Special purpose entity model: A group of individuals forms a business, also known as a special purpose entity, to install and manage the project and then distributes the benefits of the project back to the consumer. A project in Maryland is the perfect example of this model. Volunteers formed University Park Community Solar, LLC to install panels on a local church. The church benefits financially from tax incentives, write-offs, lower energy bills, selling excess electricity to the grid, and auctioning off its RECs. The church then passes surplus financial benefits on to its investors who anticipate a return in five to six years.

Non-profit model: A non-profit recruits donors to help pay for the cost of a solar array through tax-deductible contributions. This approach has created interesting business models, most notably Solar Mosaic, which has recruited 400 people to invest more than $350,000 in five projects, including on the roofs of two community centers and a non‐profit grocery store.

Each model has its challenges. The current utility model is structured so that the benefits of the program may not be fully realized until the end of the 20-year commitment. Given the fact that Americans move an average of once every seven years, the likelihood of participants earning a return on their SolarShare investment could be small. The SPE model is legally and financially complex. The University Park, LLC founders noted that accounting and legal fees could negate any return on investment from the project. And the non‐profit model forgoes a financial return in favor of a social one by helping a non- profit show environmental leadership. In addition, all three models ask participants to make a bet that energy prices will continue to rise. While that may seem like easy money, the recent natural gas boom highlights the uncertainty of that bet.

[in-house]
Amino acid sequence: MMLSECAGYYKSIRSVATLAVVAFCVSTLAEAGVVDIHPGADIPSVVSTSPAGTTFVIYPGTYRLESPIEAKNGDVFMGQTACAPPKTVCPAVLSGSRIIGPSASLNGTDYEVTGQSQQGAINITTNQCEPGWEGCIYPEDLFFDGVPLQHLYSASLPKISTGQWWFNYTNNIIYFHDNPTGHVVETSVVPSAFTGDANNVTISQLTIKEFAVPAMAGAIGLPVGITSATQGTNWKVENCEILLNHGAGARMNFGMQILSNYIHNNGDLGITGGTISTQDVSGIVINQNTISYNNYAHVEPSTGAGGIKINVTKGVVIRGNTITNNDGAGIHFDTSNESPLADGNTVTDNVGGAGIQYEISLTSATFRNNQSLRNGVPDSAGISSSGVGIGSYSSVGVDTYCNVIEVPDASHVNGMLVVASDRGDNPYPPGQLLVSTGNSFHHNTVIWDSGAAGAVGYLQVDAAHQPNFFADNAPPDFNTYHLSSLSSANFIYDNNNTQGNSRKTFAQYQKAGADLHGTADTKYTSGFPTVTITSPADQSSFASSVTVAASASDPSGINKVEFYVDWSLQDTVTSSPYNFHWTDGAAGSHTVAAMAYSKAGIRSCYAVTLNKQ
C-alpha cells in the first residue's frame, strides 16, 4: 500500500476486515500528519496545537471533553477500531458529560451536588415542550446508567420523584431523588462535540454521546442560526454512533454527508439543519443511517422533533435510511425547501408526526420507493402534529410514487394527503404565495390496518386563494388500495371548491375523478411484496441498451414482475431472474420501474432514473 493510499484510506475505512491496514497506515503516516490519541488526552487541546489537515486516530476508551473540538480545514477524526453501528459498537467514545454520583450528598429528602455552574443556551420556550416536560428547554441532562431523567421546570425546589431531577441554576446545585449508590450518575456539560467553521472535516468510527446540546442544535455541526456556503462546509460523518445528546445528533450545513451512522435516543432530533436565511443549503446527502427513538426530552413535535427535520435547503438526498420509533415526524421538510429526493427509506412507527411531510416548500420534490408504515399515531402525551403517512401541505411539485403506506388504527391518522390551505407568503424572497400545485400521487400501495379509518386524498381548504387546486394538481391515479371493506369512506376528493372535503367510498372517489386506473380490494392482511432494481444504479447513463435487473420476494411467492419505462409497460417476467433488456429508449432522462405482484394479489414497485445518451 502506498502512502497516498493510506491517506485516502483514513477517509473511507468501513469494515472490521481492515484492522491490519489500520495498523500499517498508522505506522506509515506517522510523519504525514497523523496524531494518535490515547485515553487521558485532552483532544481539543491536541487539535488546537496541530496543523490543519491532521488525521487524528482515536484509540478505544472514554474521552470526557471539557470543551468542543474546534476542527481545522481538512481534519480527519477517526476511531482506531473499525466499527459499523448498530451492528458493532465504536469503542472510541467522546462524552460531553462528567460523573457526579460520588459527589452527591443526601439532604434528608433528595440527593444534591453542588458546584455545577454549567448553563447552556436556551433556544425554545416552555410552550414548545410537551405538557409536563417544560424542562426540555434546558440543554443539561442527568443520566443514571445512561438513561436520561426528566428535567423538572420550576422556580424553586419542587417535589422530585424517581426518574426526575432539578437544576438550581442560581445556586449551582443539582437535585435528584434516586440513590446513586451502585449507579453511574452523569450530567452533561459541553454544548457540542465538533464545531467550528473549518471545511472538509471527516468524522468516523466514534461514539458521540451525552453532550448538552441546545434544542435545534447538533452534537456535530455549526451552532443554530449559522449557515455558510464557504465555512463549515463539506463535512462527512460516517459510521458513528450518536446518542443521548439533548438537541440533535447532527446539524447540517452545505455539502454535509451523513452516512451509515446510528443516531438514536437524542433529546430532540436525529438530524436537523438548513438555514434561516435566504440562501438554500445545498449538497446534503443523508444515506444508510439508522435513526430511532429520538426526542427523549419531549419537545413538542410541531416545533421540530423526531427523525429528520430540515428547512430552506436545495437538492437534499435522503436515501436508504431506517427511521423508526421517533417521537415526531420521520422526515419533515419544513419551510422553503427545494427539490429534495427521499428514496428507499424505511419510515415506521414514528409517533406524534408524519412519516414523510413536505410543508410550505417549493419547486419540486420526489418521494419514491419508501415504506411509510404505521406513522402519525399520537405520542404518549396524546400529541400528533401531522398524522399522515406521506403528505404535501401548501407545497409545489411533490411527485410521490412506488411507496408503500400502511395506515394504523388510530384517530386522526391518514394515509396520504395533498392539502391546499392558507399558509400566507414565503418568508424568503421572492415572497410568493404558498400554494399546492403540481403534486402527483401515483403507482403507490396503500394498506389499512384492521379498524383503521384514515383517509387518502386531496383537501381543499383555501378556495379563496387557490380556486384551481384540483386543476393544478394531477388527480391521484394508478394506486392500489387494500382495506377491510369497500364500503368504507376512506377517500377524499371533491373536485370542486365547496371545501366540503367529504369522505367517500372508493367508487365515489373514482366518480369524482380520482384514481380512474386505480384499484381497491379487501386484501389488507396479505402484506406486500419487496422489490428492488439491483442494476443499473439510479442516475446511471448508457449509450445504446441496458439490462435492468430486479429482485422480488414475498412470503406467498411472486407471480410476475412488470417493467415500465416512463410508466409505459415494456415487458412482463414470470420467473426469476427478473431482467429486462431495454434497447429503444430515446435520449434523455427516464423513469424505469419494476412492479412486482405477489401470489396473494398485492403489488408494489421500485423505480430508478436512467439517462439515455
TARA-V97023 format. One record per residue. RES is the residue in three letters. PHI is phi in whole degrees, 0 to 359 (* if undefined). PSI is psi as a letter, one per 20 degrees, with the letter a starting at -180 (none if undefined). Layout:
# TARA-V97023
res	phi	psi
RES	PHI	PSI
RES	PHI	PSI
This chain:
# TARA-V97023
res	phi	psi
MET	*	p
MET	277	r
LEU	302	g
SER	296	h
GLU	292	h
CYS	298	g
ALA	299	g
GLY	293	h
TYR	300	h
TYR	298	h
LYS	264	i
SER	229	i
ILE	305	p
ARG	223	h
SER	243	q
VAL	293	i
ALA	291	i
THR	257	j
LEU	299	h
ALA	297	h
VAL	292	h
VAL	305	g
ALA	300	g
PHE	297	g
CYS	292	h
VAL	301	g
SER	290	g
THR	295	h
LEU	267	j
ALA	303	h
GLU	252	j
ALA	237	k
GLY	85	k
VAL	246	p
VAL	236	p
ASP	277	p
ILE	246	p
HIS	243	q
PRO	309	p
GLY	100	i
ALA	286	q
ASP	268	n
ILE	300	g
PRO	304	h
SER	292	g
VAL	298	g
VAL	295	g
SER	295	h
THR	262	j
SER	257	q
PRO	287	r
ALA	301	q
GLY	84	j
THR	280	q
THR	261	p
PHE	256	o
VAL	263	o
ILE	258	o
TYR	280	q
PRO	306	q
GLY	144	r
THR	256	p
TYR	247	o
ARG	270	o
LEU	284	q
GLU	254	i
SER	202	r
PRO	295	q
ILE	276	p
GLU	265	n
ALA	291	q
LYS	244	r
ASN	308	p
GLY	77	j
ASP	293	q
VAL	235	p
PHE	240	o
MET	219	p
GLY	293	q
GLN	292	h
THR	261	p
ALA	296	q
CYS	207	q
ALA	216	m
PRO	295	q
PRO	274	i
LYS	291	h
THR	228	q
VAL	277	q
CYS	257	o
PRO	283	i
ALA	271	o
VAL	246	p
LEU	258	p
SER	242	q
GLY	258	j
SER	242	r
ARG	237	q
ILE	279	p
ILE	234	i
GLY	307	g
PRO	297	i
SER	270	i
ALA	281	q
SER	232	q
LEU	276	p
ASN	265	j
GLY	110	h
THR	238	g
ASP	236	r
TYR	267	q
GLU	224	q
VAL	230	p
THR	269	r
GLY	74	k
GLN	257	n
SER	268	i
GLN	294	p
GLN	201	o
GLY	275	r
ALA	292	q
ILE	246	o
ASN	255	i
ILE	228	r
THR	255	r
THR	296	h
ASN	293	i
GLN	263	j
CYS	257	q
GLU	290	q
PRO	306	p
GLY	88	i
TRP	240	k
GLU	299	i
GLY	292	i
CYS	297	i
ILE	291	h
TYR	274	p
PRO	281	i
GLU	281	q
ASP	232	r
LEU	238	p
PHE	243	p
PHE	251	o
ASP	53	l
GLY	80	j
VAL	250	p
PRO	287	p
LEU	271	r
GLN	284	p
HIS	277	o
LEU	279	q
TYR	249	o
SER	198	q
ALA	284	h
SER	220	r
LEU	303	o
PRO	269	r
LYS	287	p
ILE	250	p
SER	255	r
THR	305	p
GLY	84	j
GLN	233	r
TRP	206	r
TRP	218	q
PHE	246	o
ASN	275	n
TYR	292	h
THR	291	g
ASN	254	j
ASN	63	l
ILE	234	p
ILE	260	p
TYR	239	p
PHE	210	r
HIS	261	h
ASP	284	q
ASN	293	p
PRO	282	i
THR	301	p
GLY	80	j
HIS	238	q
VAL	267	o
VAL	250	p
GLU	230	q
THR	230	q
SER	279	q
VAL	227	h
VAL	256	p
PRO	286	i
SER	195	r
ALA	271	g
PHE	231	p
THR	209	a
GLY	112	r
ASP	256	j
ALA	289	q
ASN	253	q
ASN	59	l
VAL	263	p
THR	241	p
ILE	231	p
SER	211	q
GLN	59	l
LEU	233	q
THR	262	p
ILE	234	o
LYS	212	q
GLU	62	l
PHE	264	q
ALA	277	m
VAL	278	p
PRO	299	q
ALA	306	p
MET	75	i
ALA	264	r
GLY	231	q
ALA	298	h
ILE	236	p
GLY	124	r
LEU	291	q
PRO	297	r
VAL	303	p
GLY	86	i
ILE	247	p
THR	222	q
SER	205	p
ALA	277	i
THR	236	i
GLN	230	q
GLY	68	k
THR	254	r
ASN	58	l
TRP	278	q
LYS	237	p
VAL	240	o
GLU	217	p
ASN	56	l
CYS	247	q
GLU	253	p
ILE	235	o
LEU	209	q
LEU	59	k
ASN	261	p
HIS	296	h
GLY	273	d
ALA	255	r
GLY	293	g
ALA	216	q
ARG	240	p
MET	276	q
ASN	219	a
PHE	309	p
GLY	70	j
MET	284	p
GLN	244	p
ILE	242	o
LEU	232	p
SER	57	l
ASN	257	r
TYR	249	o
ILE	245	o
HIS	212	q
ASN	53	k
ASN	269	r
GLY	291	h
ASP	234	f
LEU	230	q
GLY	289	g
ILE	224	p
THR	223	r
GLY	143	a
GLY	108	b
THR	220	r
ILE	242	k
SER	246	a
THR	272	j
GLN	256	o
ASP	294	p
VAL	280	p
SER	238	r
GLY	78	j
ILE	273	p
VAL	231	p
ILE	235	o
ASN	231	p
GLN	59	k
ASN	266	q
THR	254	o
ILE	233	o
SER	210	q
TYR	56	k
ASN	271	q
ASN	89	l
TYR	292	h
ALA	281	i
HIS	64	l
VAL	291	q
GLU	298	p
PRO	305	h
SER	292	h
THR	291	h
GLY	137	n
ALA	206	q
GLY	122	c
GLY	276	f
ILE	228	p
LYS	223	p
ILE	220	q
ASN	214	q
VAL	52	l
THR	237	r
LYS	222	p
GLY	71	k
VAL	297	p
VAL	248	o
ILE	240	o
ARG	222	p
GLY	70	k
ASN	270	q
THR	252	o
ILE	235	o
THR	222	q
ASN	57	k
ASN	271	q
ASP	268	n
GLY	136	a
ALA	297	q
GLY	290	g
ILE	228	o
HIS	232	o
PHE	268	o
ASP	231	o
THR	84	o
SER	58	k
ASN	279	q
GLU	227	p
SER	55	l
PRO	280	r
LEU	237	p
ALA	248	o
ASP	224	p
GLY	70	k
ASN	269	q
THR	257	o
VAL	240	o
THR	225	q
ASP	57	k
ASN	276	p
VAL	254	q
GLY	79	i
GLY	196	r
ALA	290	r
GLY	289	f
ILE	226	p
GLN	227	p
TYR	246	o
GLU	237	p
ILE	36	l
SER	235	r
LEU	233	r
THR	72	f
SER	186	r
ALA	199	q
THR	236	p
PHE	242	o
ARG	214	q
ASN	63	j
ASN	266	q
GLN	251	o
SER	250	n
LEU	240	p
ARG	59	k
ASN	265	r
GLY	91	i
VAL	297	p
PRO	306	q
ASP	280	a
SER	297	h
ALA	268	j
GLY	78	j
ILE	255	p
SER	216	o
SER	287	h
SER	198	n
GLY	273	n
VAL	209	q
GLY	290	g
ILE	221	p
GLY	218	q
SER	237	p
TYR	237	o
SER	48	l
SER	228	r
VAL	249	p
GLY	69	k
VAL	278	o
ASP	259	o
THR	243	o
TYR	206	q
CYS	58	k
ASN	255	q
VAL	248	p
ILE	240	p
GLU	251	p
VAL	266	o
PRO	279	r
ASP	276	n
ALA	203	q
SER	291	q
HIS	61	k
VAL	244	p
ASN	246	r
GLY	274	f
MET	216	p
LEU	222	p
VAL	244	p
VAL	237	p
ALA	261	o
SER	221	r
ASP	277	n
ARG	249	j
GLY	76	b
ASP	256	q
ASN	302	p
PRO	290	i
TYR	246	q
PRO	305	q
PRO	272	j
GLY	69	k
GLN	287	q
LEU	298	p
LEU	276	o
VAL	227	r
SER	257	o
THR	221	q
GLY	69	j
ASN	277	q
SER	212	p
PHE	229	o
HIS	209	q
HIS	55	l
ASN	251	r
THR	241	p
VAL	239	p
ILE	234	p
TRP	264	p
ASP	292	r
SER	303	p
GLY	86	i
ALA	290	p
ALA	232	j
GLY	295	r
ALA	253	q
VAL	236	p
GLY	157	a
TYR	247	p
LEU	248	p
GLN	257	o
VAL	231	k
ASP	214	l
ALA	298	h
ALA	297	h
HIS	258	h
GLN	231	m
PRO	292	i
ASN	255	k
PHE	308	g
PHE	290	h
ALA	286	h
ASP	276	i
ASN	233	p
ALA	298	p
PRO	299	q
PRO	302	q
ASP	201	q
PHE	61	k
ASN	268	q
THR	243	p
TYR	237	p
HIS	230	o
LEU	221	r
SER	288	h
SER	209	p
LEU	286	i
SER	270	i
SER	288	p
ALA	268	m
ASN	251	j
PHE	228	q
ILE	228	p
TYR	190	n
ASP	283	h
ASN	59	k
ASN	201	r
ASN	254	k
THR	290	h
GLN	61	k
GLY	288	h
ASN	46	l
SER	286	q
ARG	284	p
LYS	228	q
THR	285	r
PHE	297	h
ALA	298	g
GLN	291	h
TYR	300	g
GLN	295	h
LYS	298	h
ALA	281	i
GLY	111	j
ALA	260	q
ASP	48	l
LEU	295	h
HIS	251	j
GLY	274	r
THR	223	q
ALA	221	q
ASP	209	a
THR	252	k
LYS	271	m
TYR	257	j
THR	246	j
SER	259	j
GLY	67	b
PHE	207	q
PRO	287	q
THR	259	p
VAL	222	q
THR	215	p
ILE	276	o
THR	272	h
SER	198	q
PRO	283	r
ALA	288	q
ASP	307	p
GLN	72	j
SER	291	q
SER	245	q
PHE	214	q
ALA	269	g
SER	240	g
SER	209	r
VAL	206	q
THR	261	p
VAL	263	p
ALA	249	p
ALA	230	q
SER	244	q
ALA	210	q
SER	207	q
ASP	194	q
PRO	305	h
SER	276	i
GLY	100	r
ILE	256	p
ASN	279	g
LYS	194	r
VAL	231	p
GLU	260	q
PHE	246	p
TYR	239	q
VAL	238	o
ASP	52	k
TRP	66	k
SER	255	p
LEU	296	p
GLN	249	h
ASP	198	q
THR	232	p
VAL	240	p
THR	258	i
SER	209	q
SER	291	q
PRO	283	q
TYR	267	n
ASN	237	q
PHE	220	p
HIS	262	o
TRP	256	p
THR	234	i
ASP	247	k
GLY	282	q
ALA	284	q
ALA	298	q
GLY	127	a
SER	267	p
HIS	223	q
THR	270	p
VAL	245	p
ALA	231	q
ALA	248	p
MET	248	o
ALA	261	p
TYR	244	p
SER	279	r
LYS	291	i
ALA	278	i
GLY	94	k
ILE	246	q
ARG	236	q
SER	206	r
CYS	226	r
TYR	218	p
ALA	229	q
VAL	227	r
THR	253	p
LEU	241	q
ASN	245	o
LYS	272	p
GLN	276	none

Fixes are in the works for each of the problems listed above, but despite the current financial and legal risk, I believe community solar’s true value lies in its social return. For the past 25 years, America’s communal ties have weakened to the point of decay. As Robert Putnam wrote in Bowling Alone, “Americans are right that the bonds of our communities have withered, and we are right to fear that this transformation has a very real cost.”

Adam Byrnes is an MBA and MS candidate at the University of Michigan’s Erb Institute for Global Sustainable Enterprise. His industry experience includes working at California’s largest investor owned utility, a pioneering start-up revolutionizing clean‐tech finance, and a Michigan-based start-up working to disrupt the LED lighting market. Currently, Adam works for Simpa Networks in Bangalore, India. He writes on the topics of clean energy entrepreneurship, renewable energy finance, and energy innovation in emerging markets.